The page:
Saturday, July 26, 2014
Inquirer Daily News

From weakling to pumped-up patriot

Gallery: 'Captain America' Premiere
About the movie
The First Avenger: Captain America
Genre:
Action, Adventure
MPAA rating:
Unrated
Release date:
2011
Rating:
Cast:
Neal McDonough; Natalie Dormer; Dominic Cooper; Richard Armitage; Sebastian Stan; Chris Evans; Hugo Weaving; Hayley Atwell; Stanley Tucci; Tommy Lee Jones
Directed by:
Jack Kirby; Zak Penn

Earnest. Square-jawed. Unapologetically square. Chris Evans is ideally cast as the patriotic title character in Captain America: The First Avenger, easily the best 1941 movie made in 2011.

Previously, Johnny Storm the Human Torch in the Fantastic Four films, Evans has a jaunty humor strictly under wraps in this diverting hokum from Joe Johnston (The Rocketeer, October Sky) about the scrawny kid transformed into a muscular superhero, the Allies' secret weapon against Nazi renegade Red Skull (Hugo Weaving).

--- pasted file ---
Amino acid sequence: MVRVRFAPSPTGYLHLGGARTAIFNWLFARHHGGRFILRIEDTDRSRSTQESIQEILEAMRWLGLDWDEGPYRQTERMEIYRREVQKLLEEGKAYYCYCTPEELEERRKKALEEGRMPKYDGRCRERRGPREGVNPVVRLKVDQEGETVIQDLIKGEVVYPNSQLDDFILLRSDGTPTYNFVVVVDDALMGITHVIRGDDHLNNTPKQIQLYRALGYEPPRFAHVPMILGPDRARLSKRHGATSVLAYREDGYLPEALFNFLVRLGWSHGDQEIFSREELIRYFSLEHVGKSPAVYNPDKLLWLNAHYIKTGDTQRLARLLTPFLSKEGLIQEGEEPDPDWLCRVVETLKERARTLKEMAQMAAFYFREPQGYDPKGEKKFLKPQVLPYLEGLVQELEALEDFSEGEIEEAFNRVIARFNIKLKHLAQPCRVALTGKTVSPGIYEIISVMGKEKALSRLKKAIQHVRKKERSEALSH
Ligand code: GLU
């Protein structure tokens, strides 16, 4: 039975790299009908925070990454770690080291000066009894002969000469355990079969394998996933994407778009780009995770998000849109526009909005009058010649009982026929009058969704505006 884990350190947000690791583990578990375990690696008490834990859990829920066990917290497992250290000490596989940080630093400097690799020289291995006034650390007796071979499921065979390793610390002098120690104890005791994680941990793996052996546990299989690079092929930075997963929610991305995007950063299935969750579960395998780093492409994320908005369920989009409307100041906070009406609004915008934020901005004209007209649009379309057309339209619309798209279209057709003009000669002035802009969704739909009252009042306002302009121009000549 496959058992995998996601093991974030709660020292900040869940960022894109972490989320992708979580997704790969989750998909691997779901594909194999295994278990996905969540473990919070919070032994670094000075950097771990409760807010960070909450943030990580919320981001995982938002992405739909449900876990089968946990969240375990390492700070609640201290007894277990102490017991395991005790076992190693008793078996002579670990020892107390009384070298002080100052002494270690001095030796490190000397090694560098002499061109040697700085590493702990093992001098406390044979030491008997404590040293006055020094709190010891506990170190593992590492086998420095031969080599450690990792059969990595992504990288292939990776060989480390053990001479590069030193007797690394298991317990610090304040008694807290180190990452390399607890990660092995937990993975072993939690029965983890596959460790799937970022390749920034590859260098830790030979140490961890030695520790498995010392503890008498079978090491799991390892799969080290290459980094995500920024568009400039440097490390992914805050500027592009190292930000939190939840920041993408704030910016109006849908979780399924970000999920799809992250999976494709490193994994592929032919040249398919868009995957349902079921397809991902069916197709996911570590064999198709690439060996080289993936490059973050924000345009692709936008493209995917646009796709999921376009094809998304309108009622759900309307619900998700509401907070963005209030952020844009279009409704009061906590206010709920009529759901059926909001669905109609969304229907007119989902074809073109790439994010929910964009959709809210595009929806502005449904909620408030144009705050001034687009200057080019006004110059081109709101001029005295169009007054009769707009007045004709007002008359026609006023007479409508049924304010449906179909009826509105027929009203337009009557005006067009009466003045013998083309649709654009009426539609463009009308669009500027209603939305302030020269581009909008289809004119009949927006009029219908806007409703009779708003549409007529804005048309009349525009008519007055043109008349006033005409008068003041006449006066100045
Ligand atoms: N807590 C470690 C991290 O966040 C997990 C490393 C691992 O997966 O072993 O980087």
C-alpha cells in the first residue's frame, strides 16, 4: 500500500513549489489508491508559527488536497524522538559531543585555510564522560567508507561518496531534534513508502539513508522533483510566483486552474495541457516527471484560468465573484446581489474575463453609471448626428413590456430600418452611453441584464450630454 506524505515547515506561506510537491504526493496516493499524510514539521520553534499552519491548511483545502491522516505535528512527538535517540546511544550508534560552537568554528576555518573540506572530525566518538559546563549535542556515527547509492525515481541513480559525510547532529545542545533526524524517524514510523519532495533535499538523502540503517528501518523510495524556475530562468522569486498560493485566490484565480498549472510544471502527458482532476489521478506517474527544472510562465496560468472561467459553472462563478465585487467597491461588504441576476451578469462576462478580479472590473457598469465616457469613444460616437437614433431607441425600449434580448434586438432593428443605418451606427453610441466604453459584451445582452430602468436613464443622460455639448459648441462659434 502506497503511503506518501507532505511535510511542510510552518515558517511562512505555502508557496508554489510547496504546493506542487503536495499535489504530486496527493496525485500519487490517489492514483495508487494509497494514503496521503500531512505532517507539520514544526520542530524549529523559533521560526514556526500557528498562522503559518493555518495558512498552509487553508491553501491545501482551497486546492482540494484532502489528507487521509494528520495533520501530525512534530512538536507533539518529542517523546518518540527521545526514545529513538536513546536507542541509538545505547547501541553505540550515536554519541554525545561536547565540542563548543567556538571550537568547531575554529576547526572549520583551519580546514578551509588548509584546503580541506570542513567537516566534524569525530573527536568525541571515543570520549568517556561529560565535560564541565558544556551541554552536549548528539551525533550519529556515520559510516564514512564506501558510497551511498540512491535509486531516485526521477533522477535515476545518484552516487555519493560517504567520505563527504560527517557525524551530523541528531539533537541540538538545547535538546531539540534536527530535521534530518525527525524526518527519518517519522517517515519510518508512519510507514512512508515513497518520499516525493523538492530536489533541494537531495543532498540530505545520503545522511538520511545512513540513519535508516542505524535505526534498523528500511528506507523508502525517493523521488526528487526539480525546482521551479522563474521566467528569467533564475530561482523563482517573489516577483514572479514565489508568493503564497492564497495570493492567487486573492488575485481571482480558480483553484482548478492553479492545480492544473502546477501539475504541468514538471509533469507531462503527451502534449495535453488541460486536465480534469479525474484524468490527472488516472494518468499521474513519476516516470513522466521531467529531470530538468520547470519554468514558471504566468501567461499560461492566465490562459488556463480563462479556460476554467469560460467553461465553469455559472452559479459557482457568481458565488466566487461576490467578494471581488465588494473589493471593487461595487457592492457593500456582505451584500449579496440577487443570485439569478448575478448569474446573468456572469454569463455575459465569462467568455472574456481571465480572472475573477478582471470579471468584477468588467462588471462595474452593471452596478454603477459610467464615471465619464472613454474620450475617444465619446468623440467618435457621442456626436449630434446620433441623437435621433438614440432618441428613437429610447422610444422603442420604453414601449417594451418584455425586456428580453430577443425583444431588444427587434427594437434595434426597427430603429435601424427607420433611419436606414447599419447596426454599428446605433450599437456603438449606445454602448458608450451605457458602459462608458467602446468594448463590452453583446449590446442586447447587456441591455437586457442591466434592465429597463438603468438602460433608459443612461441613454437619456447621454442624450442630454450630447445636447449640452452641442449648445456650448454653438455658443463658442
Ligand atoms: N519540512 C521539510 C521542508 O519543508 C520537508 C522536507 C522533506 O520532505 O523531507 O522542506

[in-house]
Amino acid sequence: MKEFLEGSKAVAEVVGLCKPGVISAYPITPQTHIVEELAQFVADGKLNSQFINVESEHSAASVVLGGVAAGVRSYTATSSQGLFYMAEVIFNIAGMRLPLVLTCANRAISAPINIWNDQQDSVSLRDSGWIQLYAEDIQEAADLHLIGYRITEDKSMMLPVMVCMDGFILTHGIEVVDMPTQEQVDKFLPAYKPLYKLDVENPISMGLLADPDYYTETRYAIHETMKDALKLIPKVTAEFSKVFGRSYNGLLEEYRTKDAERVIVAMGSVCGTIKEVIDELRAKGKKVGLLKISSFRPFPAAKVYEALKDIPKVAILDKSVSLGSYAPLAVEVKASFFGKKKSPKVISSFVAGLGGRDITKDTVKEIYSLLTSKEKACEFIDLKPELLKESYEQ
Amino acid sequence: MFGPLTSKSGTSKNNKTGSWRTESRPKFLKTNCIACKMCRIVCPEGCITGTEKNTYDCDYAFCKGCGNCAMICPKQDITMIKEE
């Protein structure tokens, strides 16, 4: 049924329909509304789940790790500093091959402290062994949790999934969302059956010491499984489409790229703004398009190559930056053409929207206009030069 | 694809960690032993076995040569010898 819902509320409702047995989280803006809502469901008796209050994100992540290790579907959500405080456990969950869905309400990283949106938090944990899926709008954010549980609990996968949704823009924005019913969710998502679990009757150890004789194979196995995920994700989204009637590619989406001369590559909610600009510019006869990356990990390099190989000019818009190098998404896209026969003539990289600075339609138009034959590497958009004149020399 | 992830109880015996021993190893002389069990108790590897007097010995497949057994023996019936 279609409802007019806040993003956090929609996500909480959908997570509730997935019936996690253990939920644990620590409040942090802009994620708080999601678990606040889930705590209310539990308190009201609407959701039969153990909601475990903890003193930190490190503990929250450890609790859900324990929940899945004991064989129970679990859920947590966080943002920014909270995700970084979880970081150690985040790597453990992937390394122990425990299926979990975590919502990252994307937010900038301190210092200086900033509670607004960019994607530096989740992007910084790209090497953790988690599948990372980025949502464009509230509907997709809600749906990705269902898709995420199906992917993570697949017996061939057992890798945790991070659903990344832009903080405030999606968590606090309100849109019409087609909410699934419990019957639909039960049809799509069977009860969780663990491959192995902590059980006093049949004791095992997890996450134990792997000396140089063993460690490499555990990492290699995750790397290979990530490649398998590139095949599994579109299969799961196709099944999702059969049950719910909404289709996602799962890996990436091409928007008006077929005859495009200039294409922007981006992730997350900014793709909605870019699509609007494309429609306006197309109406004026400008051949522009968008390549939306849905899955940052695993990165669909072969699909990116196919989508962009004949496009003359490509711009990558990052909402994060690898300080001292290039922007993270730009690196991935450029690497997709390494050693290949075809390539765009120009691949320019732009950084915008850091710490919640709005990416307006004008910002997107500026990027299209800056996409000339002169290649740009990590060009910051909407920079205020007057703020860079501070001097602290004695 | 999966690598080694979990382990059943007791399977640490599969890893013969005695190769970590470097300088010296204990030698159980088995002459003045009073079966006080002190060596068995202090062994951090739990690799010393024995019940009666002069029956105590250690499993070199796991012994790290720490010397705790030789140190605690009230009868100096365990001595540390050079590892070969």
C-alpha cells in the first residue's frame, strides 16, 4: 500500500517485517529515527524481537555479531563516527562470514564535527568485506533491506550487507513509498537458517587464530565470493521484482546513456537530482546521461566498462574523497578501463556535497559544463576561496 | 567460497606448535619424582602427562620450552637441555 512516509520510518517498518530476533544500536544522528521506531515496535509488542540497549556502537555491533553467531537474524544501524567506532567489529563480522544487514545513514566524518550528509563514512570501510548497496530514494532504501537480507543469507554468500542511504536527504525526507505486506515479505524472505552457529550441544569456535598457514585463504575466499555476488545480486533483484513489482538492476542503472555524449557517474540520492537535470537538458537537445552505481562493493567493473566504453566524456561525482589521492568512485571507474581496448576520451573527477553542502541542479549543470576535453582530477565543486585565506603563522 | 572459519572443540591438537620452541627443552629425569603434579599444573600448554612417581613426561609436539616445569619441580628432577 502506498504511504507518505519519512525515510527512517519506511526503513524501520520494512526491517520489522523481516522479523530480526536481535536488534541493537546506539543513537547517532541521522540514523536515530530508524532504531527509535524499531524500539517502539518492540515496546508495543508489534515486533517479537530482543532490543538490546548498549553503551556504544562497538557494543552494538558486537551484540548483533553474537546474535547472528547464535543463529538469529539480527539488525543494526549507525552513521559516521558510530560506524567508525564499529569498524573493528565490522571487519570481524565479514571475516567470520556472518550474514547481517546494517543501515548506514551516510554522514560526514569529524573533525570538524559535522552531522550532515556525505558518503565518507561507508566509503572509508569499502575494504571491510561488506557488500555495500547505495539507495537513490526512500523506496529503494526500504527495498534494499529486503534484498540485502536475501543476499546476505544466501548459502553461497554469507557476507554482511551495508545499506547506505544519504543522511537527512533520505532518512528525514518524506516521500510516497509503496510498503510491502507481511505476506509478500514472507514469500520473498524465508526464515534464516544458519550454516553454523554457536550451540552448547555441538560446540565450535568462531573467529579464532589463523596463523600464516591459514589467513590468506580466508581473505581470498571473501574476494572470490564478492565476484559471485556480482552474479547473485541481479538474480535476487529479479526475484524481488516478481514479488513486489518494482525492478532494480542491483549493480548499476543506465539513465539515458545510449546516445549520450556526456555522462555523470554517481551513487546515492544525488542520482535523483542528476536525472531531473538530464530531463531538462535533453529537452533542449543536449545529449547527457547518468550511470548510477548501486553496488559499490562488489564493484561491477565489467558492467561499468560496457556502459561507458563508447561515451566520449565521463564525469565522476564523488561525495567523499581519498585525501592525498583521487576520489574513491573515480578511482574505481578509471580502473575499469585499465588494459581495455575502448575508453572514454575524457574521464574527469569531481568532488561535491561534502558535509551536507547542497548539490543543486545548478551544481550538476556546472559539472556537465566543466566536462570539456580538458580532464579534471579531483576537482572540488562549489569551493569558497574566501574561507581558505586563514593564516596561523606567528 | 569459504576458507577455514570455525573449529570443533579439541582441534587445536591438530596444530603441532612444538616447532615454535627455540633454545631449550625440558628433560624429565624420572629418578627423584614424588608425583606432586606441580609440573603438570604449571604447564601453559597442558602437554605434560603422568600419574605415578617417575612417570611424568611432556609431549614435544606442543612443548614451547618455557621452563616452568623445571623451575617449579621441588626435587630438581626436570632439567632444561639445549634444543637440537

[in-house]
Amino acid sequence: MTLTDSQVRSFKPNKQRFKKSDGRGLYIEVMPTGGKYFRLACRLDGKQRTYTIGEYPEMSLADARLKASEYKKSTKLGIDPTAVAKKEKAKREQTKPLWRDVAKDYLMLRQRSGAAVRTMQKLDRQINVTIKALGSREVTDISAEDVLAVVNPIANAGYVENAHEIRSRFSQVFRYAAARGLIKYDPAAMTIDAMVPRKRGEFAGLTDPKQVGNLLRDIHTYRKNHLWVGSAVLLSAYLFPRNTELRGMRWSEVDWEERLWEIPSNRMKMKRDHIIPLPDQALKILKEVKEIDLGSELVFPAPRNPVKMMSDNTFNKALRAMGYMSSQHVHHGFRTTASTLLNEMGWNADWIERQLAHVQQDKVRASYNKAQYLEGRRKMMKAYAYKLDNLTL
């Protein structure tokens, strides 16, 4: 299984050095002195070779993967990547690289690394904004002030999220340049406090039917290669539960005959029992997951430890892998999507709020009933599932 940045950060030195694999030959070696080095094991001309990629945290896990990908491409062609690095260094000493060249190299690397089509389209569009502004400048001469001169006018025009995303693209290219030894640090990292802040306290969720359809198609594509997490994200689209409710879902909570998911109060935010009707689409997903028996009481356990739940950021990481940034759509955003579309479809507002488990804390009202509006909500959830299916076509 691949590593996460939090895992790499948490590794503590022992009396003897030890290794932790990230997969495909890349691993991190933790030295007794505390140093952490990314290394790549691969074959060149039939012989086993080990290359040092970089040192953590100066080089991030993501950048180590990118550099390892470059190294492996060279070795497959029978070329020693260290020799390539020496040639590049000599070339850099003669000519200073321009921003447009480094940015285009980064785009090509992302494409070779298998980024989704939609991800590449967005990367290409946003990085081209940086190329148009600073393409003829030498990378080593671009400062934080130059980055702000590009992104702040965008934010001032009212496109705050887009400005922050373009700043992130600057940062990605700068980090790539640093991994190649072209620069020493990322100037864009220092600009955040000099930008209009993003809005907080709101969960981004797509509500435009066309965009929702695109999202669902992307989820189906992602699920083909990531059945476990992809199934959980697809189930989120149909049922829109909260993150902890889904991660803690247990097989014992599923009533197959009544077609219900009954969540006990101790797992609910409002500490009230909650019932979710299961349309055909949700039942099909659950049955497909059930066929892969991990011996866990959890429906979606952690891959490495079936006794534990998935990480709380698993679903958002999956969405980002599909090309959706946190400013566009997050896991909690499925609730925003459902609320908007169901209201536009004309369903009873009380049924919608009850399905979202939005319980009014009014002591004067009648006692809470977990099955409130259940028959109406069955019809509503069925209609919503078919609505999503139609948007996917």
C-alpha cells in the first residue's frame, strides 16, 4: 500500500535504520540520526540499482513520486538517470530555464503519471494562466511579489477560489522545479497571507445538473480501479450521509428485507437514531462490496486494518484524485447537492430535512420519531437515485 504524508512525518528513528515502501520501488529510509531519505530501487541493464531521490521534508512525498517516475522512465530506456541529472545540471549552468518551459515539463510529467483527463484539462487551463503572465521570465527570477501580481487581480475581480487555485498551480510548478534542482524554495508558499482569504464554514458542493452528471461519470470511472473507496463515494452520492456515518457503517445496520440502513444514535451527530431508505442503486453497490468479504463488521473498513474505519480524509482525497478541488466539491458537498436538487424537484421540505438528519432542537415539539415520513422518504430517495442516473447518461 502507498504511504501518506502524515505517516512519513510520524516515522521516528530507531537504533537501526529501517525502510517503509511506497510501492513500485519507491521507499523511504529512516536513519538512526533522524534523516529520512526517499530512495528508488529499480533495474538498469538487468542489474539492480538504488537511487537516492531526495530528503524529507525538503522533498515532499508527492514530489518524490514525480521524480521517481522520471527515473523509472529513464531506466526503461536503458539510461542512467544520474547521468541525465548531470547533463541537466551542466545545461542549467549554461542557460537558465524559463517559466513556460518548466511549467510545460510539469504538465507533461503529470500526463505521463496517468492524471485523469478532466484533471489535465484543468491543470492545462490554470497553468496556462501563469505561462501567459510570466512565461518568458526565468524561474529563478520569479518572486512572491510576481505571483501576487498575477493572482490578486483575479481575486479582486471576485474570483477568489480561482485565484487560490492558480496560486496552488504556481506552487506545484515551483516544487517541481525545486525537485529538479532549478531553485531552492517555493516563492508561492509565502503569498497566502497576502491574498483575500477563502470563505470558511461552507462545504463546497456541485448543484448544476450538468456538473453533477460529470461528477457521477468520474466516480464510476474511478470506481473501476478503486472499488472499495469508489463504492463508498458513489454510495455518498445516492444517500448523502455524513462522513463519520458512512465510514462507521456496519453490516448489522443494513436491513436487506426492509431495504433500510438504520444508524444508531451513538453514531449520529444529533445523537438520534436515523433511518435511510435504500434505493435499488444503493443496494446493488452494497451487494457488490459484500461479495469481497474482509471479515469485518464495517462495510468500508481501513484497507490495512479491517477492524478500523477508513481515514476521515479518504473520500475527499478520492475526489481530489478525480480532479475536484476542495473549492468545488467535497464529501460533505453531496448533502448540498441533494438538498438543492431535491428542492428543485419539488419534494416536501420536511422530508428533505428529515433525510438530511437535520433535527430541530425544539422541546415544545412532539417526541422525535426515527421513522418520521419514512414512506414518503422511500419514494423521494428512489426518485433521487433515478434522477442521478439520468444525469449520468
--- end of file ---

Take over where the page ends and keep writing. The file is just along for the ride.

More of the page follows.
His head digitally superimposed on a pencil-necked body, Evans plays Steve Rogers, a 90-pound asthmatic desperate to enlist in the U.S. Army and routinely rejected as physically unfit.

At a New York induction center, a German refugee scientist (Stanley Tucci with a Col. Klink accent) taps Steve for a military experiment. "De veek mann knows de value off strength und compassion," says the scientist. In other words, the kid who is accustomed to being bullied will not use his enhanced powers to bully others.

Steve is injected with super-serum and irradiated to accelerate its steroidal effects. He emerges a full foot taller with square shoulders, bulging biceps, and the ability to outrun most motor vehicles.

Now buff, he catches the eye of British officer Peggy Carter (Hayley Atwell), on whom he nurses a major crush, and earns the grudging respect of Col. Chester Phillips (Tommy Lee Jones, gruffly endearing in the one good performance in the film). The newly pumped Steve becomes Captain America. Assigned to sell war bonds, he goes AWOL to liberate U.S. prisoners of war.

From its antagonists to its art direction, everything about Johnston's movie has a been-there, seen-that familiarity. Yet Evans' clean-cut idealism and objectives make old-fashioned patriotism look fresh.

Shot in 2-D, Captain America was subjected to a 3-D conversion. The effect is one of a nicely lit and atmospheric film seen through an algae-encrusted aquarium glass.


Contact movie critic Carrie Rickey at 215-854-5402 or crickey@phillynews.com. Read her blog, "Flickgrrl," at http://www.philly.com/flickgrrl/

Carrie Rickey Film Critic
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